We also talked about the Guggenheim staging an exhibition of a relatively unknown spiritual painter from the turn of the century, Hilma af Klint, was somewhat of a risk—not an entire risk, the work was somewhat known. There’d been a few exhibitions before, but this wasn’t an artist that you would expect to be a blockbuster.
The director Richard Armstrong spoke about the fact that he braced the board for the low turnout, the fact that people would probably be annoyed that they thought they’d gone to a Gustav Klimt show and actually it wasn’t. Actually, it drove 34% increase in the museum’s membership. There was record attendance.
And so, we kind of came to the conclusion that the public was out ahead. Is that true for you, Julia, when you look at the clicks?
Julia Halperin: Yeah. I was going to say, I don’t want to oversimplify the narrative, because it’s still true that Banksy stories get more traffic than this study we did.
There is a learning curve, and there’s more appetite for easy stuff that has a mass audience. I think that our task then is to figure out how to cover this stuff and dive more deeply into the work of other artists who aren’t famous in a way that will bring people to the site.
Joeonna Bellorado-Samuels: I think those two things are such opposite sides of the spectrum though, too. And I think in the piece that you guys did about motherhood, there was a comparison to other sectors, where those kinds of risks were actually really rewarded. Thinking about what the public actually wants and instead of just perpetuating what they have been clicking on the most, take a chance, maybe suffer a small dip, but discover that actually people want to read about this other artist, or this artist over here, an artist who hasn’t been discussed before. Because these numbers are not reflective of anybody’s audience. They just aren’t.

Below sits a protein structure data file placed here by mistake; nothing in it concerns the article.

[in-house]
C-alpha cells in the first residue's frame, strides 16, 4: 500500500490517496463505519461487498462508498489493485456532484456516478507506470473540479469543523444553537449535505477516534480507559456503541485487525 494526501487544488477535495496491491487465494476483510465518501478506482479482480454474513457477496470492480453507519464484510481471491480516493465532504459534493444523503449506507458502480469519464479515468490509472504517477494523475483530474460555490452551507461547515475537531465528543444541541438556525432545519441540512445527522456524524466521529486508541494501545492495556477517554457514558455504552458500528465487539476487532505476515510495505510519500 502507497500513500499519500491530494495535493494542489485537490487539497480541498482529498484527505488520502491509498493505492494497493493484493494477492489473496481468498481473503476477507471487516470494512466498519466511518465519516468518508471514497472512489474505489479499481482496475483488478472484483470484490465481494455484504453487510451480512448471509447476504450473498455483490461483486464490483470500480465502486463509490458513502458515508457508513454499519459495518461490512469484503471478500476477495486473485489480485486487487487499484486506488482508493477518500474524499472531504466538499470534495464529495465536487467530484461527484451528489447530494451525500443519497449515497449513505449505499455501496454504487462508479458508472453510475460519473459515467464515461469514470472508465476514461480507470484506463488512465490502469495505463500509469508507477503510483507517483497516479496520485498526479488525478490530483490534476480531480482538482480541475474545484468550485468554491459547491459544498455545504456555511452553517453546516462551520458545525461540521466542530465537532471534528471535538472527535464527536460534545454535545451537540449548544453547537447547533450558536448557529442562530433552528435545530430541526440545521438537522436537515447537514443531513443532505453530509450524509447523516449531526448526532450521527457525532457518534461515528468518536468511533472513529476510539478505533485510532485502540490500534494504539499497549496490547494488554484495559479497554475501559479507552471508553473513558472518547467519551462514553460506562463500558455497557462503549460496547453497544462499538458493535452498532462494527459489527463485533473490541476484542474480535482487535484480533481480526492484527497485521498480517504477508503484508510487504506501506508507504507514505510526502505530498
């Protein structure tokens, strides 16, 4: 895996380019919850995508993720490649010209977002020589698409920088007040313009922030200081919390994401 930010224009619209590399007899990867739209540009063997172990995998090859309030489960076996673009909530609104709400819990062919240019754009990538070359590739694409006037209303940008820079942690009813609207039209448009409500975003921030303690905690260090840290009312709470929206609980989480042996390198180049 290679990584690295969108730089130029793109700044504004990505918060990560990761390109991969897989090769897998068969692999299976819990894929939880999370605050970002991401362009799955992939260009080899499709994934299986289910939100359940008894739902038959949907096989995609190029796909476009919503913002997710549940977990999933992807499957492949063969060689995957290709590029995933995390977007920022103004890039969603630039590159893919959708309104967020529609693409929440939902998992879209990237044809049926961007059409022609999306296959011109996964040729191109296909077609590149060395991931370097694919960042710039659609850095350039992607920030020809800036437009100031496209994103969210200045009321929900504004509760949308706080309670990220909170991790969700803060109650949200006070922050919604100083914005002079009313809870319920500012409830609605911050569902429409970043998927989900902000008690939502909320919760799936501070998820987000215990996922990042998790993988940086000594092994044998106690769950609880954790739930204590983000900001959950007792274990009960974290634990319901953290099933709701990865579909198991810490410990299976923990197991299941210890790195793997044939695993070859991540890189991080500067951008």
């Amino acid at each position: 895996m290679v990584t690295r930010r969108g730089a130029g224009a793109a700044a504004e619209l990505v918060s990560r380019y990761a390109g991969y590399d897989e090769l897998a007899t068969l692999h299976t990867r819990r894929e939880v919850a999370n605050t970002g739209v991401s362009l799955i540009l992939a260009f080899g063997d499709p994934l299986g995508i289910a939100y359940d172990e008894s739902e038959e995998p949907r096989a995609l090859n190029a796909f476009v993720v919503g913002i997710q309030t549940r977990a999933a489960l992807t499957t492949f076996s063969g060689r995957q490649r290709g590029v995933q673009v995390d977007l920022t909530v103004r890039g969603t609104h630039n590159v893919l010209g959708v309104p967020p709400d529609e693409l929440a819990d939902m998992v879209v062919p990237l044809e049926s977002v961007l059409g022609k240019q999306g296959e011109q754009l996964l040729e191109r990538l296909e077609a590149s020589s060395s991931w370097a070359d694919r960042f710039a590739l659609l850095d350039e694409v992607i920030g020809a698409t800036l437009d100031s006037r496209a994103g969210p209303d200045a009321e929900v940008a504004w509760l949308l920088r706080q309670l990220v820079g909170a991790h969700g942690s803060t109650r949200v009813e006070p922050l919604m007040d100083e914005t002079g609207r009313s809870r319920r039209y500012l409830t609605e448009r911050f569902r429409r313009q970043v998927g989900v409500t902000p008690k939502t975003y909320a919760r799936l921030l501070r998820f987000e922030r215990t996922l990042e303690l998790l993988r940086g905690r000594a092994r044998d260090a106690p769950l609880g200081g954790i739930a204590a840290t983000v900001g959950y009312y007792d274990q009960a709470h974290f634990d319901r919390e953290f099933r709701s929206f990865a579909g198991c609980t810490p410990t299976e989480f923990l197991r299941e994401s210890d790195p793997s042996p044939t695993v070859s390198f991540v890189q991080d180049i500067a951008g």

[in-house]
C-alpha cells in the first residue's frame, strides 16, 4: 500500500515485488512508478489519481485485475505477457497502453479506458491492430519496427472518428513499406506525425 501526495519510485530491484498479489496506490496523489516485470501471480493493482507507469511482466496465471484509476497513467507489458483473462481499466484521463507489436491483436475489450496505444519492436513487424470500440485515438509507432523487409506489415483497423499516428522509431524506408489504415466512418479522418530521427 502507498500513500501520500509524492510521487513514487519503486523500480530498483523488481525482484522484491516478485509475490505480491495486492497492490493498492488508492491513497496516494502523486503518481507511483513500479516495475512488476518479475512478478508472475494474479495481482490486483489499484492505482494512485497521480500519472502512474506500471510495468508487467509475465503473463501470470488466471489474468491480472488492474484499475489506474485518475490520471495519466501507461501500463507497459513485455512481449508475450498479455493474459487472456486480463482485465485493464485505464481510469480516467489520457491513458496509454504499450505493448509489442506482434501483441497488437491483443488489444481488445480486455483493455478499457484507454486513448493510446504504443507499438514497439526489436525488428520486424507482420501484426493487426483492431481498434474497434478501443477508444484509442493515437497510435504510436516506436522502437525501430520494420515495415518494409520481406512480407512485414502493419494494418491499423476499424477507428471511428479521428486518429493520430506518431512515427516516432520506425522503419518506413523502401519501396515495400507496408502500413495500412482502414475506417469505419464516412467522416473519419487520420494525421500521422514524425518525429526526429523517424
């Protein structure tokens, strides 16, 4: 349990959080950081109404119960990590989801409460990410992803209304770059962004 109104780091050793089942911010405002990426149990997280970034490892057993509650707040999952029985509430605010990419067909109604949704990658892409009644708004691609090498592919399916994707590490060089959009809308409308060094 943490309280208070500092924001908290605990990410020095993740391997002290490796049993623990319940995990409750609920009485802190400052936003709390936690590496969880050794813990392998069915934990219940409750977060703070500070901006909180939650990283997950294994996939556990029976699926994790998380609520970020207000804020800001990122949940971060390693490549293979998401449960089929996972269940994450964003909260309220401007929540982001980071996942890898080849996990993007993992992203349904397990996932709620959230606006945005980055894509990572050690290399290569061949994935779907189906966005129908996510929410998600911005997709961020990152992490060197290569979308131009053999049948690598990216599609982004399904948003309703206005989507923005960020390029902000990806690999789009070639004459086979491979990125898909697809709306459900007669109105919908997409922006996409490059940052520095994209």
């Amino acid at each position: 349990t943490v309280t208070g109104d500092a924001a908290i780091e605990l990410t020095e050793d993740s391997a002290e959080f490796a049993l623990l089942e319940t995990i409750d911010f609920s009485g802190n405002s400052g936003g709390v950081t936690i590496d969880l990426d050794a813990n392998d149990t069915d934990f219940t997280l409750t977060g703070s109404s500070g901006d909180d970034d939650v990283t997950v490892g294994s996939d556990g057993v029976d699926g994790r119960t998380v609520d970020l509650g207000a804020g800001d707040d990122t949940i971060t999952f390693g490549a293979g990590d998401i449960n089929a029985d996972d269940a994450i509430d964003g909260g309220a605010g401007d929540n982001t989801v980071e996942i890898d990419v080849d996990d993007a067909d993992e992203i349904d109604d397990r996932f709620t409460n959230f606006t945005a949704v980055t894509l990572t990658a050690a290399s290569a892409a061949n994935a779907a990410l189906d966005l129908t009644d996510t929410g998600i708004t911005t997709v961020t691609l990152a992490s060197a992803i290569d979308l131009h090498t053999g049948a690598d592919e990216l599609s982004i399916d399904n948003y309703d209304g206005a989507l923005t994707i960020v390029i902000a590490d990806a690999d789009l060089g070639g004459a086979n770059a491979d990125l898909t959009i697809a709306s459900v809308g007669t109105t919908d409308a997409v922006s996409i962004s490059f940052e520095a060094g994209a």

Charlotte Burns: I think this takes us a little bit into reception and reaction. This idea of what people want—it’s also what people want to talk about. We found this year, during this data study, it was quite hard to get some of the people who were running major institutions to talk to us, to really focus on this.
That lack of focus is something we saw in the data. It’s a very erratic data set. That’s why there is no trend. Apart from the handful of institutions that have committed themselves to focusing on it, where you can see a consistency in the numbers, overwhelmingly, the pattern is sporadic.
And, actually, when we look at our response, this report has had a lot of reaction. It’s been picked up by a lot of media. We’ve had lots and lots of personal messages from people, especially curators. Essentially, people wanted some information they can take to argue a case more clearly.
But Julia and I were discussing this, and one of the pieces of feedback we had from someone reading it on the first day, was, “Did you get any guys to comment?” And we did. But going through the report, we realized that the responses are overwhelmingly female. And that’s a function of who made the time to talk and who people put forward to talk. I don’t think I’ve ever written an article in which so many of the voices were female.
Julia Halperin: Yeah. I think it was a combination of who people put forward to talk and who made the time, and also who said interesting stuff that we wanted to quote. It’s not an accident that women that we spoke to were generally more engaged with the subject and better versed on it.
I don’t want to generalize across the board, but certainly speaking about our conversations with institutions, I definitely found the men we spoke to who were representing institutions to be much more defensive, and to question the composition of our data much more clearly, and say, “Well, did you think about this? Did you consider this? This doesn’t represent X thing.” Whereas, we got a lot less of that from female museum leaders that we spoke to. I think it’s probably because they’ve already thought about it.
Charlotte Burns: We actually gave ourselves a longer lead time for this article this year and the research, because what we learned last year is that the status quo is the status quo, and it’s quite difficult for people to understand that their perception of reality may not be the reality, especially people at the top. They’re at the top because their view of reality has been deemed to be so insightful, and often is.